• Where a system of performance review is in place, this system has obvious gaps (e.g., no capacity or resources to conduct on-site evaluation at the point of recruitment).
  • There is no mechanism for jobseekers to safely report complaints regarding subcontractors; or, where such mechanisms are in place, jobseekers report that they are not useful or effective.

SCREENING AREA: PROCESSES FOR RECRUITMENT, SELECTION AND HIRING

Why are you screening the labor recruiter’s processes for recruitment, selection and hiring?
Selection, recruitment and hiring are core human resource functions that help you to hire the right worker for the job at the right time. When you outsource these functions to a labor recruiter, you place yourself at a risk of poor skills matching. Outsourcing these functions also carries risk of forced labor and human trafficking.

To mitigate these risks, you will want to have a full understanding of the ways in which the labor recruiter goes about its recruitment, selection and hiring processes. Beyond that, you will want to make sure that the labor recruiter has effective controls to ensure that jobseekers are not exploited or placed in vulnerable situations.

What information do you need to get?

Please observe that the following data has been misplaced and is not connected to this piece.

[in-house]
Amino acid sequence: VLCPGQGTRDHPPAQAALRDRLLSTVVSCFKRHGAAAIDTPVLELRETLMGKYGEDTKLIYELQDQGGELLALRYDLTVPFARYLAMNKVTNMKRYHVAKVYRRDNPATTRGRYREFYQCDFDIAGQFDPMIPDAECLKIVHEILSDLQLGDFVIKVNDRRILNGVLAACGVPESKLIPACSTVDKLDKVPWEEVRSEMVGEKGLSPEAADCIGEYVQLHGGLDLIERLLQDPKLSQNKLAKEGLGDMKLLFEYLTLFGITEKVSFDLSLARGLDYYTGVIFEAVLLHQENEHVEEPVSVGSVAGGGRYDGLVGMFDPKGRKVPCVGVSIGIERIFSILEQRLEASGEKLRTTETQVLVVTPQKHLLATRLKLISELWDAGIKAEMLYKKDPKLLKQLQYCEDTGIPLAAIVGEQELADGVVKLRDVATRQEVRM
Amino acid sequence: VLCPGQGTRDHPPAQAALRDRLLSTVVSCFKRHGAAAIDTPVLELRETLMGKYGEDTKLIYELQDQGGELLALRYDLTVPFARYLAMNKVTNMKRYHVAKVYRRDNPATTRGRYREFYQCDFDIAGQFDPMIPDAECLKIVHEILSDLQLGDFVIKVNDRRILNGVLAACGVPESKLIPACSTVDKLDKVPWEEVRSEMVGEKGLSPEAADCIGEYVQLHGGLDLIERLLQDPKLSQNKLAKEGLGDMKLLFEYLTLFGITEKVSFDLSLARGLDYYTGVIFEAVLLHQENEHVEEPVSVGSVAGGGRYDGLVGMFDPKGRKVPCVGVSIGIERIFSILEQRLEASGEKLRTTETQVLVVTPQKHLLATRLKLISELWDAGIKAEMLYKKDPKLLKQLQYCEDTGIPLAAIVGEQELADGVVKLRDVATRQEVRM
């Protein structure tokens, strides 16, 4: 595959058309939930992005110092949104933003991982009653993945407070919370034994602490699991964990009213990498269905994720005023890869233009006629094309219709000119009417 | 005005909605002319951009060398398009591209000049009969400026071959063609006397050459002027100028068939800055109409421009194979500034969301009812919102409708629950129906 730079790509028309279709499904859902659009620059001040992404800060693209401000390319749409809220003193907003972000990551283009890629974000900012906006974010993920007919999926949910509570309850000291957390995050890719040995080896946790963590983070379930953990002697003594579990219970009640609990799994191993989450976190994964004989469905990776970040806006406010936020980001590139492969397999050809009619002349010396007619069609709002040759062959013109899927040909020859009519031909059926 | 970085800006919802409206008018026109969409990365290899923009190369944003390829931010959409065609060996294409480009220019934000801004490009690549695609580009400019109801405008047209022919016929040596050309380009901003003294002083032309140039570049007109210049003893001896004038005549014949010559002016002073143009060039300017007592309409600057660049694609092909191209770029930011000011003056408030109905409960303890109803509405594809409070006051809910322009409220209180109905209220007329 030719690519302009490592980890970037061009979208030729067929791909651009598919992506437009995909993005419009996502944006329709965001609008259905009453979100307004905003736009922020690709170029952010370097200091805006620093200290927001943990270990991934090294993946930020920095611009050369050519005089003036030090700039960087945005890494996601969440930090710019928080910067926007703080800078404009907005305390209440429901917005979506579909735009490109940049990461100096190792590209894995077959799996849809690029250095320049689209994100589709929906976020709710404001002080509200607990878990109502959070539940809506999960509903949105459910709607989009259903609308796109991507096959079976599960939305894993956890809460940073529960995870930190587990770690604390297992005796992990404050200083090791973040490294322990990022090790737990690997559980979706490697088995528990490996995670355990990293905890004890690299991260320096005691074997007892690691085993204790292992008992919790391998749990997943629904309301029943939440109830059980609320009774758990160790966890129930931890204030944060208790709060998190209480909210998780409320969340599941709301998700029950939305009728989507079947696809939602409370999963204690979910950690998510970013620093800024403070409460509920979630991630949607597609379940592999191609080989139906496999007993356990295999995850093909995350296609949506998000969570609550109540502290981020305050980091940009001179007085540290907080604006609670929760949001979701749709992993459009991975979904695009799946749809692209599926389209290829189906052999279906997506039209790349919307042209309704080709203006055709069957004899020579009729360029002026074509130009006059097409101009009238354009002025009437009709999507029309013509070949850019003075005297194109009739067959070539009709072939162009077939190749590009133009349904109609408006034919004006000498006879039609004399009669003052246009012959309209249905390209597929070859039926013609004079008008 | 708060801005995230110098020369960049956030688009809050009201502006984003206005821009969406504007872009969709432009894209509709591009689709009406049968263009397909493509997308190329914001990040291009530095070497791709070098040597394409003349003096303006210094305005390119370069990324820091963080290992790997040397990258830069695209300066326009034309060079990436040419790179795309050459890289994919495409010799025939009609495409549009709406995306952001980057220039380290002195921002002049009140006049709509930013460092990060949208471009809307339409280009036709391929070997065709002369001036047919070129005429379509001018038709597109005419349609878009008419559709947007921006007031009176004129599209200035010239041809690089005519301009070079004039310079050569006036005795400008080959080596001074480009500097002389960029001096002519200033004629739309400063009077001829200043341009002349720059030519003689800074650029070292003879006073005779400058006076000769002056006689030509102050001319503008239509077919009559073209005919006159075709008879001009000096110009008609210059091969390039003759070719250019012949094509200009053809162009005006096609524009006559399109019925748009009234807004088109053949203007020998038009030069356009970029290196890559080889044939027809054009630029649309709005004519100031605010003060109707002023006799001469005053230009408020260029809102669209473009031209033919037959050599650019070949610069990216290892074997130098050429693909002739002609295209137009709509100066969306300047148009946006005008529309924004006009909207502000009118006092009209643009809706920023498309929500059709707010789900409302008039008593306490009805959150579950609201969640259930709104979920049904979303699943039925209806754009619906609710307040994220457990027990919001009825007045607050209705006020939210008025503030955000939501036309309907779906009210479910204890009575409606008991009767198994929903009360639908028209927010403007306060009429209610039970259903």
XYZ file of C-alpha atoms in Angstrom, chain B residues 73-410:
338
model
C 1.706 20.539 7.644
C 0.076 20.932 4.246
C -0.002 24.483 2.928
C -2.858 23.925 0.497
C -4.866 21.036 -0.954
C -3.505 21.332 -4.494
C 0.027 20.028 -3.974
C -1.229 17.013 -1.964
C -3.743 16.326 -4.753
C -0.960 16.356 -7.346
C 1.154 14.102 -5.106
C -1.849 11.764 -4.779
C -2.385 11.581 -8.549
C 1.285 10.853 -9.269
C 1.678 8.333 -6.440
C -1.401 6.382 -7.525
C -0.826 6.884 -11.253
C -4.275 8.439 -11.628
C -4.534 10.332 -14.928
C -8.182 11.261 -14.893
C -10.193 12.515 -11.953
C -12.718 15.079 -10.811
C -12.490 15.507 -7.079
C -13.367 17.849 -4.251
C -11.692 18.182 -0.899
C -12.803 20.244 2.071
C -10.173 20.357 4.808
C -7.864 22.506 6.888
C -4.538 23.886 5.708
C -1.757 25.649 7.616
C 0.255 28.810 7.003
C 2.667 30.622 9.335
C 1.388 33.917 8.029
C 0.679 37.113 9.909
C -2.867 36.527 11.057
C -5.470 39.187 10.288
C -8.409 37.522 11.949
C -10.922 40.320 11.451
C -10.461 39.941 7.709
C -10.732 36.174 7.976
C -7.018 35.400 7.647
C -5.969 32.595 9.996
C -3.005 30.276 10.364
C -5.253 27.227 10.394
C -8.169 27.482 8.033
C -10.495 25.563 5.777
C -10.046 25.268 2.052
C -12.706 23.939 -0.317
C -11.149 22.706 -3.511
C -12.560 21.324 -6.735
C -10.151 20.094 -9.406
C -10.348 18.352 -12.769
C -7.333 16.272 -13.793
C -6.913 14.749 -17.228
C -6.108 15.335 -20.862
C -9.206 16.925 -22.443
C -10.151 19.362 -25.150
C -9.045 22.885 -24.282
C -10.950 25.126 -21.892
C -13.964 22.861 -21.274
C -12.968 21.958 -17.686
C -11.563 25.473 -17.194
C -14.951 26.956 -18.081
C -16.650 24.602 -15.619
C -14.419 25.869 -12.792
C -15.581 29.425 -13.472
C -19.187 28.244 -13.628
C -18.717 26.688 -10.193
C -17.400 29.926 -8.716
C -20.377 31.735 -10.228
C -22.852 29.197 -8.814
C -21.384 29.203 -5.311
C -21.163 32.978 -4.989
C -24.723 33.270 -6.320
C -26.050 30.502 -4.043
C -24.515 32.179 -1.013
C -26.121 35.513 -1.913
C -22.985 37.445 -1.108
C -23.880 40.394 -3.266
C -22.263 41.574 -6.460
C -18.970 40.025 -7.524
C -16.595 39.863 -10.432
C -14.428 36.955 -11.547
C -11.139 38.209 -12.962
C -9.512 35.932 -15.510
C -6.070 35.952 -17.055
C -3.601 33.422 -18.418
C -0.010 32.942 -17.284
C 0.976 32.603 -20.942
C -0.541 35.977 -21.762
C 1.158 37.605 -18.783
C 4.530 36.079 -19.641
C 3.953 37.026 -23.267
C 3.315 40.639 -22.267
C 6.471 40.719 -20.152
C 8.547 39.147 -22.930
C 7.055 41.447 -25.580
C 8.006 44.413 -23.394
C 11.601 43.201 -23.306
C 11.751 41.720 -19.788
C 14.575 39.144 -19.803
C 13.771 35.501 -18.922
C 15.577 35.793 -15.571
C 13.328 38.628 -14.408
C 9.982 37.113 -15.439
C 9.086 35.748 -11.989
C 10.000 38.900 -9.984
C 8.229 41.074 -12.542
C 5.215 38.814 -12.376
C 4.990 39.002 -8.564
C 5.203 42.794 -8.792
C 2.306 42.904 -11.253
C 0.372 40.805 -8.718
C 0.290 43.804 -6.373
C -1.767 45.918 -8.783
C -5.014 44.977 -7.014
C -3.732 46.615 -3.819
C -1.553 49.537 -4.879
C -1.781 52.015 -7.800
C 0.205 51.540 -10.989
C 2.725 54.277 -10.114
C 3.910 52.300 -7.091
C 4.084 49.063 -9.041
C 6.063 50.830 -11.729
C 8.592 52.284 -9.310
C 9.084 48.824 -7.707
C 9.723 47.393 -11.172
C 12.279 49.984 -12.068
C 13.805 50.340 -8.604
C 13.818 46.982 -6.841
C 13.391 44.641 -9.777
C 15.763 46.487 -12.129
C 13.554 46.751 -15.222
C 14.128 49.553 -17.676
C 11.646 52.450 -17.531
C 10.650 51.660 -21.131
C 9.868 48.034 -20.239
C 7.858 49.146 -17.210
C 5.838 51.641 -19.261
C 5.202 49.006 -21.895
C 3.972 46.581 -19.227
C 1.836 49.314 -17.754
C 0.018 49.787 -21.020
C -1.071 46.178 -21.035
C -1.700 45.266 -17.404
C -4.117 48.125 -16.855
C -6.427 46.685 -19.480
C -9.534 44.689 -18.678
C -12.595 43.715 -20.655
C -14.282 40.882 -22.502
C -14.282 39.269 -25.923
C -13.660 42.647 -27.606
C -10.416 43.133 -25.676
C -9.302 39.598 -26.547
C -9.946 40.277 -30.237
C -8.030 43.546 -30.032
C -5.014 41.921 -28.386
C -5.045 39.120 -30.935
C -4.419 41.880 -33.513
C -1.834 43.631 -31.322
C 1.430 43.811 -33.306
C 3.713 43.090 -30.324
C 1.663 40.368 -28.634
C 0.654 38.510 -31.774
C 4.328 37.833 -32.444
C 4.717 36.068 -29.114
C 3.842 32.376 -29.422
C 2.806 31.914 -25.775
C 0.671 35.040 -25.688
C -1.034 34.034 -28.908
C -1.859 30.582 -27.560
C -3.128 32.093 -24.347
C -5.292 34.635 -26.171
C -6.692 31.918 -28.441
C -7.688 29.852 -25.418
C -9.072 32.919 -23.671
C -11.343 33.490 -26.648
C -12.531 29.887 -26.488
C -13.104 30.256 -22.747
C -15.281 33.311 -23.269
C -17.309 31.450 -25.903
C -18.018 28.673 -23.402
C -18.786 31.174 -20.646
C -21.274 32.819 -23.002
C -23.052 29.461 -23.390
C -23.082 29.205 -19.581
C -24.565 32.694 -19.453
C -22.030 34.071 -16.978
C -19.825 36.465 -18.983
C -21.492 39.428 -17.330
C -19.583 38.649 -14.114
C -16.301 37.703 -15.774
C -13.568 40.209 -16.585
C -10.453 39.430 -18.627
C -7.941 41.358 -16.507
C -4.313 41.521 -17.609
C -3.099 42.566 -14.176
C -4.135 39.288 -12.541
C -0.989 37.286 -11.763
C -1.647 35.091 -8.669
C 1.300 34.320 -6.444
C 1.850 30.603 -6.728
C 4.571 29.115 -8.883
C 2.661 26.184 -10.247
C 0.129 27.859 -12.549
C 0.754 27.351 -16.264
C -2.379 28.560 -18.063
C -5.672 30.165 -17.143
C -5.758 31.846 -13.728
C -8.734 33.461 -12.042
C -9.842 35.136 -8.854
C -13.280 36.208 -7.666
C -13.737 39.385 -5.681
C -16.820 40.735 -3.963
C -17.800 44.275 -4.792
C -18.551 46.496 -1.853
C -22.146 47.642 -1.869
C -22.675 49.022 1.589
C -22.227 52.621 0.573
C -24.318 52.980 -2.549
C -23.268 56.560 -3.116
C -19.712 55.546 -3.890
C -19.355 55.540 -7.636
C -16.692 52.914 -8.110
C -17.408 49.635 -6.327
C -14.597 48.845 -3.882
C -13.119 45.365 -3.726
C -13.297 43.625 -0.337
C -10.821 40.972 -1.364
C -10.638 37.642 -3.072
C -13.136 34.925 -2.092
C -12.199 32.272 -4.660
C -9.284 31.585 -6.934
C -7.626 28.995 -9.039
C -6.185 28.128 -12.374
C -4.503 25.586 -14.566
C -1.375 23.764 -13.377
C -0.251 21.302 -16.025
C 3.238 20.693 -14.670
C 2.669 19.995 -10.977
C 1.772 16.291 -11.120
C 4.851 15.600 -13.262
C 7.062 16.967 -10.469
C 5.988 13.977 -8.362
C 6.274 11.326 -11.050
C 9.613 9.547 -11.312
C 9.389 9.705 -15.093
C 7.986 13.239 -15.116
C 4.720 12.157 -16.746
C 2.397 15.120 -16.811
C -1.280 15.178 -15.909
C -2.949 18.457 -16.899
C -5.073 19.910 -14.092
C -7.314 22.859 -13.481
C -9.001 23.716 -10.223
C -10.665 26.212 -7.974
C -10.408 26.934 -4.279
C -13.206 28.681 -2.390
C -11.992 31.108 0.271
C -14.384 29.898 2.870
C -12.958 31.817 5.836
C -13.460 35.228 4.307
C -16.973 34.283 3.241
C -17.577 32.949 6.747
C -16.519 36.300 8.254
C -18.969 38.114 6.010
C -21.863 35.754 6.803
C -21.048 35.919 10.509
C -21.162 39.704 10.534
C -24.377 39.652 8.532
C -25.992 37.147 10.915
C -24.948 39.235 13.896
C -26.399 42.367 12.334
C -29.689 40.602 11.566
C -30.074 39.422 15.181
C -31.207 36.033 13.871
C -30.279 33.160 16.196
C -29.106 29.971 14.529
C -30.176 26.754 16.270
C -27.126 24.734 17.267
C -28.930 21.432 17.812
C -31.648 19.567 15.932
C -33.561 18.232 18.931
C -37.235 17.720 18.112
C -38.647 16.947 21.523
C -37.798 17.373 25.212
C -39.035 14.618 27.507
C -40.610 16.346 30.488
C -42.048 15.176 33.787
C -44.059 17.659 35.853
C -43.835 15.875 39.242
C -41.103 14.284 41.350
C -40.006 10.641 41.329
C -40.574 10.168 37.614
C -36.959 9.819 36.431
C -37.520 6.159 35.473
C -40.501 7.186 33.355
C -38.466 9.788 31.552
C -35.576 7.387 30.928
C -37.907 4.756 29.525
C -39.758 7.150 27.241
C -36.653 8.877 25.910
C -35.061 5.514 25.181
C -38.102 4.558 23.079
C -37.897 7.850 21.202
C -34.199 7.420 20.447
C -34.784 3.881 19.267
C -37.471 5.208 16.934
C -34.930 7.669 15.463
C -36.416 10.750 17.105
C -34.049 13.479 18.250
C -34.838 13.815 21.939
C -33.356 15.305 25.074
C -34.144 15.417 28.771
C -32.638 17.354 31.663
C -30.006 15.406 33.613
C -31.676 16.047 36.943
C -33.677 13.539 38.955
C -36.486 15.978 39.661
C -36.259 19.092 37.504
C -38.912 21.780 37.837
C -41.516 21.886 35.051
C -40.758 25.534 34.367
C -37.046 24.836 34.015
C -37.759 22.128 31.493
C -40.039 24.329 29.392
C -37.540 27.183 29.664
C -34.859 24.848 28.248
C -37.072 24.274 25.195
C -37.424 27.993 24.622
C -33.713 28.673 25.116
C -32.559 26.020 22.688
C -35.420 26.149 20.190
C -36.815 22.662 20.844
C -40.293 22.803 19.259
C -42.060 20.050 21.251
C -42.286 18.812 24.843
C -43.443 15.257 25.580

You will want the recruiter to describe a typical recruitment, selection, hiring and deployment cycle. For each step in the process, the recruiter should indicate who is responsible for the various functions, the time each step typically entails, the documentary requirements involved, and any constraints or challenges that are faced. The recruiter’s description should include the following elements:

  • Process for securing government permits and requirements (internally and/or on behalf of the supplier company)
  • Manpower requisition/job order
  • Manpower pooling
  • Recruitment
  • Screening and selection (tests, interviews)
  • Hiring and contracting
  • Processing of travel documents
  • Schedule of all fees charged
  • Pre-departure orientation and training
  • Deployment
  • Documentation requirements upon arrival in receiving country

What are some common risks and red flags?

  • An absence of standardized recruitment and selection procedures.
  • Job descriptions that are not well defined, which could lead to the hiring of workers not well-suited to the job.
  • The manpower pooling process begins even before the job order has been approved. This entails several risks: the skills of the applicants may not meet the requirements of the eventual job order; jobseekers will be made to wait for a job that is as-yet non-existent; and jobseekers who are from out-of-town will then incur unanticipated living expenses while waiting for the job order that could force them into debt.
  • Pre-departure training and orientation that does not include an explanation of the terms and conditions of the work, or the employers pay policy or other legal or ethical standards.